I've been making quick work of my CSA share this week. The Thai basil started changing color on me from green to purplish-brown, which told me it was time to make pesto, and fast.
It's sort of a shame pesto seems so dated and 1980's, as it's tasty, versatile stuff and the basic concept works with a broad variety of different combinations of herbs, cheeses and nuts. I went traditional here though, starting with three cloves of peeled garlic and about a 1/2 cup of pine nuts, lightly toasted in the toaster oven. Those went into the food processor, along with the basil leaves, were pulsed until smooth, and while doing so, I started adding a drizzle of olive oil through the feed tube. I don't measure the olive oil (OK, I don't really measure anything); the texture I look for is a loose paste. It could have been anywhere between 1/2 and 1 cup of oil.
I could try to convince you that I prefer to grate the parmesan separately and then add it to taste, but the truth is I forgot the cheese. So, by accident rather than design, I grated about a 1/2 cup of parmigiano reggiano and then added that to the rest of the ingredients. Salt to taste. It all came out OK.
I blanched the green beans (3/4 lb.) in boiling salted water for about five minutes, then shocked them in ice water to keep them from overcooking. I then used the same water (I use a spider to fish them out rather than dumping the water through a colander) to boil about 3/4 lb. of dry linguine. When the pasta is cooked, drain it and throw it in a big, warmed bowl (I stick it in the oven at 200ºF while the pasta is cooking), and toss with a big generous spoonful of the pesto and green beans. Use enough pesto to evenly dress the pasta: I used about 3/4 of the batch of pesto I'd made (probably about 3/4 cup). Grate more parmesan over the top, and grind black pepper to taste.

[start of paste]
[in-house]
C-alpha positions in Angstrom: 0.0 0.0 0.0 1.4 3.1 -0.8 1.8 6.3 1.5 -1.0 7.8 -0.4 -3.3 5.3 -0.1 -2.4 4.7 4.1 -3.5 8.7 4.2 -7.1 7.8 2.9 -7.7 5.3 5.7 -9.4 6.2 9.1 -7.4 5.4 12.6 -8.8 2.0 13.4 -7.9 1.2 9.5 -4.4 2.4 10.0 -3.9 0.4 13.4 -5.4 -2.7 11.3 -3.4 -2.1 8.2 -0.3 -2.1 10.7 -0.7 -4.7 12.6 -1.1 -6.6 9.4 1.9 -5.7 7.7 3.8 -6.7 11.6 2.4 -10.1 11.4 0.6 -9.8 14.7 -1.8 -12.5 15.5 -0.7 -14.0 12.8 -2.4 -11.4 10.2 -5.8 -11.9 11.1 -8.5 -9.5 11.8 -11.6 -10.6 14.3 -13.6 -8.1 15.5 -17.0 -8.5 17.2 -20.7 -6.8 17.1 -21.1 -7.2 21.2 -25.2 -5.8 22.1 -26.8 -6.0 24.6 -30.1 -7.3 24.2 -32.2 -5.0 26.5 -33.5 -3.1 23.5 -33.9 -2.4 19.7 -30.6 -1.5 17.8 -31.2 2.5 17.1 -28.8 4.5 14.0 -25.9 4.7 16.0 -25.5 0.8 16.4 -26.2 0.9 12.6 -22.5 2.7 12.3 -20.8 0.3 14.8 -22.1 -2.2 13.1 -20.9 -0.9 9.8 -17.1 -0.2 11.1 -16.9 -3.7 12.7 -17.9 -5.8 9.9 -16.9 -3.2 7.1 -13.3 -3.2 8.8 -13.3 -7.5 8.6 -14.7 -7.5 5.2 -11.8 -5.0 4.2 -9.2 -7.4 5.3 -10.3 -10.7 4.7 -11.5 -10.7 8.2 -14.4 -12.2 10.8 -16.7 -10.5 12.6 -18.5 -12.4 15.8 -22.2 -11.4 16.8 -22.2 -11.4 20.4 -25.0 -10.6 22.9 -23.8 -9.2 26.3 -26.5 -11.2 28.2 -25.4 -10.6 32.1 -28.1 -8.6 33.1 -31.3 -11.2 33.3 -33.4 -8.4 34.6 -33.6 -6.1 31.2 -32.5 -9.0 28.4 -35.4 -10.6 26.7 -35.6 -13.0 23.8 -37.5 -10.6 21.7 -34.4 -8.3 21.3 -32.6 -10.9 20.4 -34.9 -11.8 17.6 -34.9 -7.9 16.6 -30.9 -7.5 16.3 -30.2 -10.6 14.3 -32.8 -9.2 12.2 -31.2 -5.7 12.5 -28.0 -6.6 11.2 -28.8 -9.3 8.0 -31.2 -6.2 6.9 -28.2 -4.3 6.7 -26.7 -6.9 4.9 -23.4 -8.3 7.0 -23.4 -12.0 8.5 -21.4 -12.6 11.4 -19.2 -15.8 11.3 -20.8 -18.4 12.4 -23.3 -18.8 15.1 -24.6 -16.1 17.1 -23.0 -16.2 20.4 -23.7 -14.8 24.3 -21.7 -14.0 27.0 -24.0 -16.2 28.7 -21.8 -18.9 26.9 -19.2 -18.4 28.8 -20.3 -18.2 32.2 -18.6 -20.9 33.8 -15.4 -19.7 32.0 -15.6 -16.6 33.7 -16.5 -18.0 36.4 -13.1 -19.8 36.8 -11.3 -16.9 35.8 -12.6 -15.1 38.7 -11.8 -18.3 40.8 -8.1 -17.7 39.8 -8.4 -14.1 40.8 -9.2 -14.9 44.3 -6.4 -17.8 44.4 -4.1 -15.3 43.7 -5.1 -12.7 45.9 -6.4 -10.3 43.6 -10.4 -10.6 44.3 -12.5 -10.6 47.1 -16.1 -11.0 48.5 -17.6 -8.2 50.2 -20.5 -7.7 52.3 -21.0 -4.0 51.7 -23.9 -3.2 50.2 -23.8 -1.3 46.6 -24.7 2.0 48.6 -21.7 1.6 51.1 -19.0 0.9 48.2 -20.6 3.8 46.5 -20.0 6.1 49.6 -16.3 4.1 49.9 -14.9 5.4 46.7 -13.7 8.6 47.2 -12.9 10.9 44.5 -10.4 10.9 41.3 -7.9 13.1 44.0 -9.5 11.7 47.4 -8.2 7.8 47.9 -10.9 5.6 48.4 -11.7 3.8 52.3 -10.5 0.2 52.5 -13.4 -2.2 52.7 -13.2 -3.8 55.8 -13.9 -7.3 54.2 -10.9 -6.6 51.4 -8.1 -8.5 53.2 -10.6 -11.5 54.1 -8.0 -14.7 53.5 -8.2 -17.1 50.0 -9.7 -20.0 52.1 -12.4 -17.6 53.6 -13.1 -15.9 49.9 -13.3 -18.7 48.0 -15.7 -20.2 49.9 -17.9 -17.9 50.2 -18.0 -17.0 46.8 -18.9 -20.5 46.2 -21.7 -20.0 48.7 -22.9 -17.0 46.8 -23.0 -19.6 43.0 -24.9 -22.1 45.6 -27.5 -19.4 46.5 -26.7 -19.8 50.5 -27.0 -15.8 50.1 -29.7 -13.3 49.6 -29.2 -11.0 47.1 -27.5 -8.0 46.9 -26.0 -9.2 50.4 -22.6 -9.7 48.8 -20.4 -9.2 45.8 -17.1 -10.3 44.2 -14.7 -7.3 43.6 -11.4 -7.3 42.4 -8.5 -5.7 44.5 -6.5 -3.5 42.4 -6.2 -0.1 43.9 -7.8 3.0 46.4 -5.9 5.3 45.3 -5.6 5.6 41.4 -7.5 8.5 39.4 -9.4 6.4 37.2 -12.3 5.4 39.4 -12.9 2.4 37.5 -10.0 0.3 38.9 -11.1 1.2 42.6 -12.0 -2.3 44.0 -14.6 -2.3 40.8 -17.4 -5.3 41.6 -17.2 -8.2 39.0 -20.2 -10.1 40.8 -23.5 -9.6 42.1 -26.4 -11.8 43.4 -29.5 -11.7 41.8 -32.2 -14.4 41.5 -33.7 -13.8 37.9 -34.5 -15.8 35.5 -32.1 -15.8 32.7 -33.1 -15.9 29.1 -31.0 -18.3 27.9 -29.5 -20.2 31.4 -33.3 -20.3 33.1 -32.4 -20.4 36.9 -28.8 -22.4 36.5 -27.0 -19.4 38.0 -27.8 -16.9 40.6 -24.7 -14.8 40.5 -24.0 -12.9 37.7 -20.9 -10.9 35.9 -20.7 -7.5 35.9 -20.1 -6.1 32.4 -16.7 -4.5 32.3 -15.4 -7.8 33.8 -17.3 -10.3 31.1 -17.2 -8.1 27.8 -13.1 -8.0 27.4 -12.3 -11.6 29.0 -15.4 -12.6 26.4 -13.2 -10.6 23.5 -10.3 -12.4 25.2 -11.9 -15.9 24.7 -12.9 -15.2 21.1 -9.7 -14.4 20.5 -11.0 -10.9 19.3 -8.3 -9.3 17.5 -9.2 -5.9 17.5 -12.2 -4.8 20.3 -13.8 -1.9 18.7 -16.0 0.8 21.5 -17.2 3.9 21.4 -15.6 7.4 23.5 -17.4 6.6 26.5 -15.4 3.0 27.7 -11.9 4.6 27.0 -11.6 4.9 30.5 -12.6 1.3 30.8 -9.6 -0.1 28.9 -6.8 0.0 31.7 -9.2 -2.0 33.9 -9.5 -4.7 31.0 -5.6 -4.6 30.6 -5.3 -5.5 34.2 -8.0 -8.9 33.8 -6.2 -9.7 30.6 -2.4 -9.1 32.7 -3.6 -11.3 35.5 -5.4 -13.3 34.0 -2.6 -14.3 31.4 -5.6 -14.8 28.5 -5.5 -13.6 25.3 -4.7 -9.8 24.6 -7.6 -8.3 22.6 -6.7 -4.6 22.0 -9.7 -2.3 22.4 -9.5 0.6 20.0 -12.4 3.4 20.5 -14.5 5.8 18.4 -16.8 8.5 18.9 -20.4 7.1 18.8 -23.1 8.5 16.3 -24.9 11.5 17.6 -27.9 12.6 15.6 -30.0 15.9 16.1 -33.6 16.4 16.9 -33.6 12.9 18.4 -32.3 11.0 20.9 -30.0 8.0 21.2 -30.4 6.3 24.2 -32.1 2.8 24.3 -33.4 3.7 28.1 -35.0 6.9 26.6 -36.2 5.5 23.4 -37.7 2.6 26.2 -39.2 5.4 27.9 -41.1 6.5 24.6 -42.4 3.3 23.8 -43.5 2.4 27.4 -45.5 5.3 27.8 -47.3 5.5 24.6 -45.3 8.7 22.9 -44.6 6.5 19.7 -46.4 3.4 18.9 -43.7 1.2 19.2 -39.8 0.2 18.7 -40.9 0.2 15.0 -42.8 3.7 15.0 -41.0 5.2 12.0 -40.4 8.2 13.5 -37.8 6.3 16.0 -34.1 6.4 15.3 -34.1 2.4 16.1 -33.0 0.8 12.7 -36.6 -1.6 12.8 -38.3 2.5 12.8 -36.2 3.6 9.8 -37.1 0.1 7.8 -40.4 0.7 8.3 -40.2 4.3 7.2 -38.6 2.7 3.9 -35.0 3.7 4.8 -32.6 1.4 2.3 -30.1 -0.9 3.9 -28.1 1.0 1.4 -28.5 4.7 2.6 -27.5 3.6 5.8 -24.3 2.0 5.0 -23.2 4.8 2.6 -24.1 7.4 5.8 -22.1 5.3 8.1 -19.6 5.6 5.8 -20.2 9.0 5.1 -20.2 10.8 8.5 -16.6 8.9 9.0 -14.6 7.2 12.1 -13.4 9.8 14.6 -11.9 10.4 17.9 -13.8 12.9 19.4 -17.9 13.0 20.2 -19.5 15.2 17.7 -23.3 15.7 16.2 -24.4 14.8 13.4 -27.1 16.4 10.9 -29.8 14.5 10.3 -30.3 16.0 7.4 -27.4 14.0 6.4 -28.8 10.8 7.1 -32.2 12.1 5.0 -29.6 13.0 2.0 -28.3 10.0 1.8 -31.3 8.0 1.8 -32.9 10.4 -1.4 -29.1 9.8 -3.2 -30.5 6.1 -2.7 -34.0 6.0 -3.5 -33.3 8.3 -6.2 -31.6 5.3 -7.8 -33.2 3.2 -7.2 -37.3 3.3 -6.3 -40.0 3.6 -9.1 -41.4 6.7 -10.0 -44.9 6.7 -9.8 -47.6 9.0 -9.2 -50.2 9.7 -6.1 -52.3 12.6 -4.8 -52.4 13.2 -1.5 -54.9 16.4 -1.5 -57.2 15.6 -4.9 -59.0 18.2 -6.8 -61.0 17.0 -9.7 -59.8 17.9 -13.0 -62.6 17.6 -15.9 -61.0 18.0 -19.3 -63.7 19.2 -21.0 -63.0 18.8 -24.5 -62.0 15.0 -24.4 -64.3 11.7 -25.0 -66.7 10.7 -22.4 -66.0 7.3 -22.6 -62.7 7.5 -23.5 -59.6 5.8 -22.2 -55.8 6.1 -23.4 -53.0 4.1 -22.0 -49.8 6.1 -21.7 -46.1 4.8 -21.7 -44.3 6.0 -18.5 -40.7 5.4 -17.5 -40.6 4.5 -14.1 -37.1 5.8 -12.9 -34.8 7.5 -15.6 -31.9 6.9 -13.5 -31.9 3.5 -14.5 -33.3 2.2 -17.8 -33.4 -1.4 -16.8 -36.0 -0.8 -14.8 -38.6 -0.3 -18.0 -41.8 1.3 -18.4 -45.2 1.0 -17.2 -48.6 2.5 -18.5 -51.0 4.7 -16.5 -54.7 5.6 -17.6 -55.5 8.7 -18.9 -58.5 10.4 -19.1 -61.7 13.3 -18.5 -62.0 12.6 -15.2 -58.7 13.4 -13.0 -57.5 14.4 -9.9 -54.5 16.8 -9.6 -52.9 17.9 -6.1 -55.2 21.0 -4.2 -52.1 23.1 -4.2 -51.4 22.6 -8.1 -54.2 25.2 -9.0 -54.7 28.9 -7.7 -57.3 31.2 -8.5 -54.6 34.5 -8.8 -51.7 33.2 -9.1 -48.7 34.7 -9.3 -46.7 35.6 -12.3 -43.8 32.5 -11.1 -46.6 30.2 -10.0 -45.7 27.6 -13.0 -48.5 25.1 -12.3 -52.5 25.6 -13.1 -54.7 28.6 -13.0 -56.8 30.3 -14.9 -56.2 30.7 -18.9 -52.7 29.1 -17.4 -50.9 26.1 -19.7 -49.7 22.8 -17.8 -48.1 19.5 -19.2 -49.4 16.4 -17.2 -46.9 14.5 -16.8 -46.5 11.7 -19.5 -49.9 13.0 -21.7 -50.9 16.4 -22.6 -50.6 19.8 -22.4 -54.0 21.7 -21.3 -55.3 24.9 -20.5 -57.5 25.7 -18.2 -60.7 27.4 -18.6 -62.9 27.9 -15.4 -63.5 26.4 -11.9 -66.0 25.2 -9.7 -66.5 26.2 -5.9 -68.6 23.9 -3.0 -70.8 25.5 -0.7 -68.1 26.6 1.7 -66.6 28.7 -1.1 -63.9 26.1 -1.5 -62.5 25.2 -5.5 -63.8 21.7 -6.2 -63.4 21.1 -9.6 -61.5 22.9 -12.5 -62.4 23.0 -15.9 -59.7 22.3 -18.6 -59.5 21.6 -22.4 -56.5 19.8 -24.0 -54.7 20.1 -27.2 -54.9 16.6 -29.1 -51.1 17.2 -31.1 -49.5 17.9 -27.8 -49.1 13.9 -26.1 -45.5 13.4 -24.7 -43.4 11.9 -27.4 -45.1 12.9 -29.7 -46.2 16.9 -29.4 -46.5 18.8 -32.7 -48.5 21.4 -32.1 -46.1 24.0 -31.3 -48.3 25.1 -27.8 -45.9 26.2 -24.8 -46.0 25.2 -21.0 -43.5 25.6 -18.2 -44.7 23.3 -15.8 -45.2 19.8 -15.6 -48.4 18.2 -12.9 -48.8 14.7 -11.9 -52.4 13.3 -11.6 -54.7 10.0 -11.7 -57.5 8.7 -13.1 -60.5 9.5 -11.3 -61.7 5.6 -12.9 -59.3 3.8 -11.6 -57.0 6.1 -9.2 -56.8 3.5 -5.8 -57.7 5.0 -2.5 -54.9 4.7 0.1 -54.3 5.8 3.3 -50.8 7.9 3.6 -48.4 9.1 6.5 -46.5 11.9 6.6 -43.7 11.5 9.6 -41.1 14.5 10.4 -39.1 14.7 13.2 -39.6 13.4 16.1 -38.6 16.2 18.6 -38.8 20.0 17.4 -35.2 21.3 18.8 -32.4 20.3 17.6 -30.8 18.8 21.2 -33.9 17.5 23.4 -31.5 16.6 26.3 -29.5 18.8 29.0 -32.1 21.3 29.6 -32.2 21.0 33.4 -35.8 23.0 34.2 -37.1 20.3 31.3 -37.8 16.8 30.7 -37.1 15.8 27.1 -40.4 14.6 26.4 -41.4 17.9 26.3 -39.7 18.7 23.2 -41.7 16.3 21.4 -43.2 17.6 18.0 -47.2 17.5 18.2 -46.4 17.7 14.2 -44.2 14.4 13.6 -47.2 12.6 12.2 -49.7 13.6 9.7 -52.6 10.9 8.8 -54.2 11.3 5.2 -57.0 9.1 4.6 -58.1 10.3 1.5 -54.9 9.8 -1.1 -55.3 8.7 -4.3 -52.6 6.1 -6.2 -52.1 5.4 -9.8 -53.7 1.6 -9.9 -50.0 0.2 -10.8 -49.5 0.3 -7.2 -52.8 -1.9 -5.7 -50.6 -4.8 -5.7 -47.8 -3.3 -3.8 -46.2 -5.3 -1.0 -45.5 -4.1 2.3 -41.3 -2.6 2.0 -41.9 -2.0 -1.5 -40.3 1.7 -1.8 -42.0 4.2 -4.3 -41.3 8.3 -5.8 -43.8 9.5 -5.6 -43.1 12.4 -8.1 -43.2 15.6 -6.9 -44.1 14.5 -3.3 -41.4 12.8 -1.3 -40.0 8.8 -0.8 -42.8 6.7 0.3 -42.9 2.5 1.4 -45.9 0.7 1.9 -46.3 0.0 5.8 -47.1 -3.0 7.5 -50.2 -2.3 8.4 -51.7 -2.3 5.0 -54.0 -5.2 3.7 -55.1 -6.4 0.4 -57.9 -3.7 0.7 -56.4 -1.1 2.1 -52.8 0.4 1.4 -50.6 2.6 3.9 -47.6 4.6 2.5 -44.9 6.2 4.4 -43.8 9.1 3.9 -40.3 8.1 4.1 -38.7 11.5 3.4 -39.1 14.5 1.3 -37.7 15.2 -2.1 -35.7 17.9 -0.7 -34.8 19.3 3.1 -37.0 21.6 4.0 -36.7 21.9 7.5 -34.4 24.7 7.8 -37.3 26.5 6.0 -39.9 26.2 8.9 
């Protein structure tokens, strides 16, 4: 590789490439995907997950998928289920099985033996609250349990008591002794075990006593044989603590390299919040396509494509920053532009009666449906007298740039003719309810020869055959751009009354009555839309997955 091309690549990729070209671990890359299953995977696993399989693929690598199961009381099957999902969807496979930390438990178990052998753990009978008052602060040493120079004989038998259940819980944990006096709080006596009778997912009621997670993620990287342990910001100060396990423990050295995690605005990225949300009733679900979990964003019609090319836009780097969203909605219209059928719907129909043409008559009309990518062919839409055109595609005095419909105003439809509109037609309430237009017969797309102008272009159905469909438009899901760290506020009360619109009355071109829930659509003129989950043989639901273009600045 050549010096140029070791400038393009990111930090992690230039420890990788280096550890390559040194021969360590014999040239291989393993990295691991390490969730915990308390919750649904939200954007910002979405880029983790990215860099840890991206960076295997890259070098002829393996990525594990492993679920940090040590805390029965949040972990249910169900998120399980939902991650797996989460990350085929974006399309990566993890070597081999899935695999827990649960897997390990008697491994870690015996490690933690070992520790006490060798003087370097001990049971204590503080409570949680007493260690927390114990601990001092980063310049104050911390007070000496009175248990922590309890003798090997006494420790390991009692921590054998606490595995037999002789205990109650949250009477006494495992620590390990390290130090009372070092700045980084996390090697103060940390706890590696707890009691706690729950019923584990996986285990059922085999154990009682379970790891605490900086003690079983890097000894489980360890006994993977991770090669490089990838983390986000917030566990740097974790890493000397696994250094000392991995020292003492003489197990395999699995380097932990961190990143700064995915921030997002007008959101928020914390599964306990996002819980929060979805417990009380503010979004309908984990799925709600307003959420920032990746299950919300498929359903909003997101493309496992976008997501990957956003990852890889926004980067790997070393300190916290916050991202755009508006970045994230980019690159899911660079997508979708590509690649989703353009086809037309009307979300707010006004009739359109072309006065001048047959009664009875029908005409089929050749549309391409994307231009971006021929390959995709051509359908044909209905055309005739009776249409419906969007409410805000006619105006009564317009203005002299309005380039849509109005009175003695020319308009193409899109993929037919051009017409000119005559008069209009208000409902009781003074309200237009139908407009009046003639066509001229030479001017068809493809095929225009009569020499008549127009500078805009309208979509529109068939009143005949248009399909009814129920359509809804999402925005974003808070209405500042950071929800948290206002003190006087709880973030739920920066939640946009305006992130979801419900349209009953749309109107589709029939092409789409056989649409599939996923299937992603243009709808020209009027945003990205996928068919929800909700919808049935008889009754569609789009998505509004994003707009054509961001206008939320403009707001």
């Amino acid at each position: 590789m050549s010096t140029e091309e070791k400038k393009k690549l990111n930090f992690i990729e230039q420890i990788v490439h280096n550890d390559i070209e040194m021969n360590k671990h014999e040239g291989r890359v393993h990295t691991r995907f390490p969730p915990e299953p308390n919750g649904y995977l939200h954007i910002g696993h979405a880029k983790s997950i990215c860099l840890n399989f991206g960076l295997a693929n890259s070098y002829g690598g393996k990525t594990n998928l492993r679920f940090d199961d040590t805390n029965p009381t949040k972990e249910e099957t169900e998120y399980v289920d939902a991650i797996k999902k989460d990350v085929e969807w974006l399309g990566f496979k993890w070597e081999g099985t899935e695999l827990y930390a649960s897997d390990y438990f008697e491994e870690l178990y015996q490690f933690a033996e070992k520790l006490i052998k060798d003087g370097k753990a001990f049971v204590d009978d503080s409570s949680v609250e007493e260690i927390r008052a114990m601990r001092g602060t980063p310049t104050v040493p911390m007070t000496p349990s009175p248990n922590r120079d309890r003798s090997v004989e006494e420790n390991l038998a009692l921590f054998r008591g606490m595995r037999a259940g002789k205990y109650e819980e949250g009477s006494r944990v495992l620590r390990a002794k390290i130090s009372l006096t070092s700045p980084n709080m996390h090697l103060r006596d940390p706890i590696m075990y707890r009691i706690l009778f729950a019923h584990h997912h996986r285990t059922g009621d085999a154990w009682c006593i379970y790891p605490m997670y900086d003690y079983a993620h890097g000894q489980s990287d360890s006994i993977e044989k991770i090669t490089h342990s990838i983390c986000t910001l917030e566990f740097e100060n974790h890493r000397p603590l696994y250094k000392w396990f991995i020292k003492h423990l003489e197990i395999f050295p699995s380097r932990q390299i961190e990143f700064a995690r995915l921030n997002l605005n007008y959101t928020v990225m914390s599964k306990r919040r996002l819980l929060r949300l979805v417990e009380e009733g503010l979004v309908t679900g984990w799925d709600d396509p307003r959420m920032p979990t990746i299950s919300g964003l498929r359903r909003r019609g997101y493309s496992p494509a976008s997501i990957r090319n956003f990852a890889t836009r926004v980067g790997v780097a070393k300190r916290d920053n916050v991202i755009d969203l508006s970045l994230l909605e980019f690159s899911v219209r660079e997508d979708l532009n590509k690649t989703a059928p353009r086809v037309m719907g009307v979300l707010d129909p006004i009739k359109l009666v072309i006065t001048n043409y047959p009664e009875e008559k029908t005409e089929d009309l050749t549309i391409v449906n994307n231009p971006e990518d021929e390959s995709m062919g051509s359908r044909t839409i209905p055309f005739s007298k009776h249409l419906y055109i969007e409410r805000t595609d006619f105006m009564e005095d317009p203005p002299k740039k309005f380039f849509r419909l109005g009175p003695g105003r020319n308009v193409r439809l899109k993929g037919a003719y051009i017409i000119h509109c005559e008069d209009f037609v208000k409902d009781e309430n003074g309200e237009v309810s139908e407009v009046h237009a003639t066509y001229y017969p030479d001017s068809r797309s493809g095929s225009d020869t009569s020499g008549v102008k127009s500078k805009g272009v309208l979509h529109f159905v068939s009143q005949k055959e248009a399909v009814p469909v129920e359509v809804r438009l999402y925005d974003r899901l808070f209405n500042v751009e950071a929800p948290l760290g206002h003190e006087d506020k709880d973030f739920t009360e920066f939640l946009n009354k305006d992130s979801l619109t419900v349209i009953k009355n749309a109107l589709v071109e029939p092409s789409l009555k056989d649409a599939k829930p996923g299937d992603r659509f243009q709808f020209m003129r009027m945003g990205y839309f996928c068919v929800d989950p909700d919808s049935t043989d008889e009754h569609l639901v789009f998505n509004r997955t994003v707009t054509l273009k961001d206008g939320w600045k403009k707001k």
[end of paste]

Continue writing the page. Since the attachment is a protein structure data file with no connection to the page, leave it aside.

OK, that's pesto - what about pisto?
I learned of pisto, or pisto manchego, on our last visit to Spain, when we had it for lunch at a little restaurant in Toledo. It's basically the Spanish take on ratatouille, a stew of eggplant, tomatoes, onions, peppers and zucchini. But the Spaniards know that the way to make just about anything better is to put an egg on it, and that's what they do with pisto. The place where I tried it did even one better, and draped a slice of serrano ham over the vegetable stew as well. My ratatouille already happened here, so this was mostly a matter of warming and assembling.
One tiny little note of possible value: lately I've been cooking my fried eggs in olive oil rather than butter. I think the idea came from José Andrés' "Made in Spain" show. I like that you quickly get a puffy, crispy fully cooked white while the yolk still remains runny.
With bò lá lốt in the works for later this week, I may actually finish off all of this week's CSA share ahead of schedule.